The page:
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Global Climate Change DigestArchives of the
Global Climate Change Digest

A Guide to Information on Greenhouse Gases and Ozone Depletion
Published July 1988 through June 1999

FROM VOLUME 12, NUMBER 2, FEBRUARY 1999

NEWS...
Climate and Culture


Item #d99feb37

In “Transitions in the Mid-Holocene” [Science 283, 499-500 (Jan. 22, 1999)], D. H. Sandweiss, K. A. Maaasch, and D. G. Anderson summarize the recent meeting, FERCO International Conference on Climate and Culture at 3000 B.C. The thesis emerging from this meeting was that during the mid-Holocene climate became more variable and, coincidently, human society made great strides. Conjecture on correlation and causality was considerable at the conference. After all, a number of paleoclimatic records are being published that show that the El Niño-Southern Oscillation with great interannual variability established itself as the dominant climate pattern in the Pacific Basin about that time. [See “An }15,000-Year Record of El Niño-Driven Alluviation in Southwestern Equador,” D. T. Rodbell (rodbelld@union.edu) et al.,Science 283, 516-520 (Jan. 22, 1999) in Global Climate Change Digest, Jan. 1999.] And other parts of the world also experienced increased variability, such as Scandinavia (where climate change altered forest cover from elm to faster-growing hardwoods) and the Middle East (where regional droughts alternated with rainy periods). In each of these locations, anthropologists can point to significant, coincident changes in the organization and maintenance of human society:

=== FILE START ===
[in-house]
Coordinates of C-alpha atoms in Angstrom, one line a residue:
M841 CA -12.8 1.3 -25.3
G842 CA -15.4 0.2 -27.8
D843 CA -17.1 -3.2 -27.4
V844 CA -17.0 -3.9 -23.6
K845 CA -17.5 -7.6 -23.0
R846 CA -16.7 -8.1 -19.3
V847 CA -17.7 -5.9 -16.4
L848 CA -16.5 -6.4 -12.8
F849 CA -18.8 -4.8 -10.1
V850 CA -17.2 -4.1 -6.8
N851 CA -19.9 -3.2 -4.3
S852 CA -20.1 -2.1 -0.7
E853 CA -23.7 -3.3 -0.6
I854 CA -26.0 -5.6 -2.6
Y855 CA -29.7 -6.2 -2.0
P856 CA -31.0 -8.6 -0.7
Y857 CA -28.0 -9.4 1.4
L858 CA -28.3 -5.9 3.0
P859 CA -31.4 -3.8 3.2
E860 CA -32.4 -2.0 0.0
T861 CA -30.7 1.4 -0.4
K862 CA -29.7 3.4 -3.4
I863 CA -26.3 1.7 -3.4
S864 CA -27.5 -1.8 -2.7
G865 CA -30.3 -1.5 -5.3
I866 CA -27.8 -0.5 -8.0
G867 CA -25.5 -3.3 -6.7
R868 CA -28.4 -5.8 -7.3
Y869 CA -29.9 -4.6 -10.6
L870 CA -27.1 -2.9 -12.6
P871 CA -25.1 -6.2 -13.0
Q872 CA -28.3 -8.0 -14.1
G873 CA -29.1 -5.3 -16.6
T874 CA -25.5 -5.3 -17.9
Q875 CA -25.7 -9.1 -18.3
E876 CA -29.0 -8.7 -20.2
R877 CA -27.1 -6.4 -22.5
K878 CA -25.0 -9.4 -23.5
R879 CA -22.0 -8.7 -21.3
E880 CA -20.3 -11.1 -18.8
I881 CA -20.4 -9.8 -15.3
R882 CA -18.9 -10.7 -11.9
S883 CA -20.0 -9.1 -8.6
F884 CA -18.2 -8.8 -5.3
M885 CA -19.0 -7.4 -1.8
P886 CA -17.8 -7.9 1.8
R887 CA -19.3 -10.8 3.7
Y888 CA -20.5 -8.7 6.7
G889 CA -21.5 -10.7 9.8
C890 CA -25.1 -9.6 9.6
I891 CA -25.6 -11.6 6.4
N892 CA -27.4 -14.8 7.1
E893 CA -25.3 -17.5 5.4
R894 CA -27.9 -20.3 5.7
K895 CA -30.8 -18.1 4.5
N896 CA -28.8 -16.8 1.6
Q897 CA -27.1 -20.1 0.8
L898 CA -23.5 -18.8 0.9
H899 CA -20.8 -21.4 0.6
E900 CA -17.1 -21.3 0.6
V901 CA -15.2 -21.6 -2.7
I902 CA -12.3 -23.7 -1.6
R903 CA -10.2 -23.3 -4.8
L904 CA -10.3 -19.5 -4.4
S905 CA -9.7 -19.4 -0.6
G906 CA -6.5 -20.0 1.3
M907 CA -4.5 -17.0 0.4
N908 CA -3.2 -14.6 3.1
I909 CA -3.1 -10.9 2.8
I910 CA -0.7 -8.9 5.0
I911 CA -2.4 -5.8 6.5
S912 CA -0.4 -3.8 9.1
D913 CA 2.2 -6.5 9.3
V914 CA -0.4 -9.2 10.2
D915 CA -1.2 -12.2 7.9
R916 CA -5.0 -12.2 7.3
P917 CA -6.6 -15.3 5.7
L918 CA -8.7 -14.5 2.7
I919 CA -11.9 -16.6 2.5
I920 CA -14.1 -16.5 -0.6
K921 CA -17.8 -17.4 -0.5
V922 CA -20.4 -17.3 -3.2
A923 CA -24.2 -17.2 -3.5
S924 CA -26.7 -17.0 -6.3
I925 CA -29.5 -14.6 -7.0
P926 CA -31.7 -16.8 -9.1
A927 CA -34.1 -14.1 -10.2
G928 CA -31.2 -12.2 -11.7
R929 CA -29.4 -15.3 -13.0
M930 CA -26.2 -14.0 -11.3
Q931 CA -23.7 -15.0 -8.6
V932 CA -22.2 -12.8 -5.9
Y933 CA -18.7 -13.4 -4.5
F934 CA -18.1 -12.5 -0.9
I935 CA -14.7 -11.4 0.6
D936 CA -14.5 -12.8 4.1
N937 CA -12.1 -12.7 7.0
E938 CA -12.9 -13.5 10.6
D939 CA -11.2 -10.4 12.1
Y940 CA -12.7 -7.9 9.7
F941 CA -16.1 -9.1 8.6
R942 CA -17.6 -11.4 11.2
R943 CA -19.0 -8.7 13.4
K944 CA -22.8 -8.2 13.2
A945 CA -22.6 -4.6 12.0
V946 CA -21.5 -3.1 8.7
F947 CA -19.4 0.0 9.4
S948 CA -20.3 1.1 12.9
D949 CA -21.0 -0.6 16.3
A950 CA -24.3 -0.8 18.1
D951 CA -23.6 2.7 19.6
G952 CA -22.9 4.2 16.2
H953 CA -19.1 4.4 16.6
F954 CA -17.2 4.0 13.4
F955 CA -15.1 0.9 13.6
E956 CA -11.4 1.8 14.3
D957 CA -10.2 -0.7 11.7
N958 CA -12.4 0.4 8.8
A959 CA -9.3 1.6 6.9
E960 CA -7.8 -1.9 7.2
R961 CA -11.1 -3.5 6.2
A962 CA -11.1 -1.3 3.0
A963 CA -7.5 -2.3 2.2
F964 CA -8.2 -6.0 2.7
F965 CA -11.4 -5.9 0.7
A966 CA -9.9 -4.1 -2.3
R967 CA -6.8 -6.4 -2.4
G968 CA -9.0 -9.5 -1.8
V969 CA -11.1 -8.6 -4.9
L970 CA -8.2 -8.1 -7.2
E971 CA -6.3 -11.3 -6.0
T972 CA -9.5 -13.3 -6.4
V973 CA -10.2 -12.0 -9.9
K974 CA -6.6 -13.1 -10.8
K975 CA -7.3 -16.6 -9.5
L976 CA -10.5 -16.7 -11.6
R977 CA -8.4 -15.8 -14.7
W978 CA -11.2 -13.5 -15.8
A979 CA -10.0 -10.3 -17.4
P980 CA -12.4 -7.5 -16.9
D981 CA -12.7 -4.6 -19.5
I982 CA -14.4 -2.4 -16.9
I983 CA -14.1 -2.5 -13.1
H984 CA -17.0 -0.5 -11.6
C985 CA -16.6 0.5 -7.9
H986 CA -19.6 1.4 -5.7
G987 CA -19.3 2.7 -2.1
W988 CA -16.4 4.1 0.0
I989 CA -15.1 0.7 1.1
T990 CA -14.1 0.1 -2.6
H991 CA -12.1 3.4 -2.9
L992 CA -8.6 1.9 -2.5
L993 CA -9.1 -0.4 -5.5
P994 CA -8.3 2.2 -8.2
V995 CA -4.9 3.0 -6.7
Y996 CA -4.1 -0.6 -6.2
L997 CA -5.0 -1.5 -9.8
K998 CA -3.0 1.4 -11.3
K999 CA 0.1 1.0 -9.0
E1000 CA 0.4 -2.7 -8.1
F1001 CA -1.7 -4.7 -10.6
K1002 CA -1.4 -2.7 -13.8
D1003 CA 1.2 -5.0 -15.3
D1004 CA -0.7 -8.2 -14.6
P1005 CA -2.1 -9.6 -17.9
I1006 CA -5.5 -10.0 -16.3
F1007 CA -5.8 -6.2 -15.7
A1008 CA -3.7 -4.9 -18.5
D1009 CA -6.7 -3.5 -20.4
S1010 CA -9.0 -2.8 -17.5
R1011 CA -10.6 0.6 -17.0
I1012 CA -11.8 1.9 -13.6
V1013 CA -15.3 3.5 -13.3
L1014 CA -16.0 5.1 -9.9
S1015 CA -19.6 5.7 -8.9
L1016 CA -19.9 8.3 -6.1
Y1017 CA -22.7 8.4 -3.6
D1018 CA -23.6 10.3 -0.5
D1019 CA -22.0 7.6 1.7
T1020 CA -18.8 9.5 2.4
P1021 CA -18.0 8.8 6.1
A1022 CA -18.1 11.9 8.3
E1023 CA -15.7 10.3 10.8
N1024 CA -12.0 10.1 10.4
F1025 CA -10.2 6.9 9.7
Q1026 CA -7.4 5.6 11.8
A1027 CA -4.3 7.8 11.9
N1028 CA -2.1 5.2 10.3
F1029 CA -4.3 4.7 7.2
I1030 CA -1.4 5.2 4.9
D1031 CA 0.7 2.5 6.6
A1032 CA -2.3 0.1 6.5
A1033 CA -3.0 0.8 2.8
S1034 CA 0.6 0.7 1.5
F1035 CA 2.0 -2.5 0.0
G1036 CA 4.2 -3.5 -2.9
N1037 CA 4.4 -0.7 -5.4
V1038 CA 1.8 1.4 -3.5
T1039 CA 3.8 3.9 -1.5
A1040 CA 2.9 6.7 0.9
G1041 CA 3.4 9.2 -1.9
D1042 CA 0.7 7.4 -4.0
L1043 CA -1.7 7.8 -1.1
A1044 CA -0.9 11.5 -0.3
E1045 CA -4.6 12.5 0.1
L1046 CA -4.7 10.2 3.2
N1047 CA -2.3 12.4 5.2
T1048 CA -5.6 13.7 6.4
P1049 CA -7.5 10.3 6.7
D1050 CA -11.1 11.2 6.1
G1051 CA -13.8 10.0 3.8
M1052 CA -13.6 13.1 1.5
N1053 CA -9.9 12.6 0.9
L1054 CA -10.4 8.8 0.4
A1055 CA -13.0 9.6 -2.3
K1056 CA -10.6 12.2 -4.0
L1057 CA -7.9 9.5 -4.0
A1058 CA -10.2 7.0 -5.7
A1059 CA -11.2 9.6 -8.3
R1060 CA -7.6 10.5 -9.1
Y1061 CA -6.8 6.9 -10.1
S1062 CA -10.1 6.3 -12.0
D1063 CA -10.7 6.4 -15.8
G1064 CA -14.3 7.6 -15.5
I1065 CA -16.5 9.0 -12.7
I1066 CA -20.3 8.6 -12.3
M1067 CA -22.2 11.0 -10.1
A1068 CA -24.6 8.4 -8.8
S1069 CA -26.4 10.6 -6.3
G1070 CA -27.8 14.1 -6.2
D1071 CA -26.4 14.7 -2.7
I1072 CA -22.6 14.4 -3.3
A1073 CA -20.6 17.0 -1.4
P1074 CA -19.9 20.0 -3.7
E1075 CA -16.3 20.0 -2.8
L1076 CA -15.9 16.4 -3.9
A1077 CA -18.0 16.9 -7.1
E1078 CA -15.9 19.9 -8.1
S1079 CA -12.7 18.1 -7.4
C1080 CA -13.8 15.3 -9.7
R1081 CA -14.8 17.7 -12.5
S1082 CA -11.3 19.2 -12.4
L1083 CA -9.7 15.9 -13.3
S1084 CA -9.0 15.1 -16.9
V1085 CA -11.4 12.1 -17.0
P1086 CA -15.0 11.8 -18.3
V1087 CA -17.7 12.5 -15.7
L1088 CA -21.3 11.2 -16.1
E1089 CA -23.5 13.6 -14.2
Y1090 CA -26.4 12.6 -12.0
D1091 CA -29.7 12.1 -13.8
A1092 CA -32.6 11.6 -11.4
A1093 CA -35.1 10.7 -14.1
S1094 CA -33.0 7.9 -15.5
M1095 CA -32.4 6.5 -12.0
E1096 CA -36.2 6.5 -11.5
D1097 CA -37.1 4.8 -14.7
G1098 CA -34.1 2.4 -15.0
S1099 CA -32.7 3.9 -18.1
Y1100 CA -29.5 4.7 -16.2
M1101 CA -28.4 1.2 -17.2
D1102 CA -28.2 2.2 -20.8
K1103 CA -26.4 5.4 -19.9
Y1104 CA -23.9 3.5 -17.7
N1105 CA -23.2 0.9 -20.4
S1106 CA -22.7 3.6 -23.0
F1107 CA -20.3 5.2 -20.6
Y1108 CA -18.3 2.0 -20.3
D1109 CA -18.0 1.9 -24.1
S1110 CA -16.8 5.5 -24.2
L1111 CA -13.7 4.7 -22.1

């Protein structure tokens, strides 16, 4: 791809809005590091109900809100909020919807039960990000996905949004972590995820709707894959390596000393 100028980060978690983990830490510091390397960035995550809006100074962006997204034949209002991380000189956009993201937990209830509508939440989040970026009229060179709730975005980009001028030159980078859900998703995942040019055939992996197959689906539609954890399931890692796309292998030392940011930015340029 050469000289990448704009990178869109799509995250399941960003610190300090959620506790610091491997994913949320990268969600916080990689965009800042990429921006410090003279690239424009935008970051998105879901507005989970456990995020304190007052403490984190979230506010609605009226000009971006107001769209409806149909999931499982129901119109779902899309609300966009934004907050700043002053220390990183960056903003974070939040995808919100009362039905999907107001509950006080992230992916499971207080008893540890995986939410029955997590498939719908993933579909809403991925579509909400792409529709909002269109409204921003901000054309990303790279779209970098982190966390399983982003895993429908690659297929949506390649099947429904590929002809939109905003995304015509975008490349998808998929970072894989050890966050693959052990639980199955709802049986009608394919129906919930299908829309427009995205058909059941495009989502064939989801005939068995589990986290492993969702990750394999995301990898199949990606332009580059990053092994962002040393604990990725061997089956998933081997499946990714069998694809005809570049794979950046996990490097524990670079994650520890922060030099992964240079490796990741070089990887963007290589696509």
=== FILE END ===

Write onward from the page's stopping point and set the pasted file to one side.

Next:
• In Peru, groups used both seafood and agricultural products as staples for the first time, gathered in large cities, and built temple mounds.
  • The culture of Chile became more complex as people lived in large sites and adopted agriculture.
  • The people of Japan built larger structures, ate more shellfish, practiced burial differentiation, and traded high-status goods with small distributions.
  • Natives of Australia and New Guinea adopted new agricultural practices.
  • In the Nile Valley, seasonally occupied villages of cattle herders appeared, and people began to worship cattle and building monumental architecture like the pyramids.
  • In Scandinavia, people began interior settlements and started pottery, farming, and long-barrow construction.

In short, a case can be made that cultural complexity increased when and where climate change was most defined, but the connections between climate and culture are still unclear and speculative

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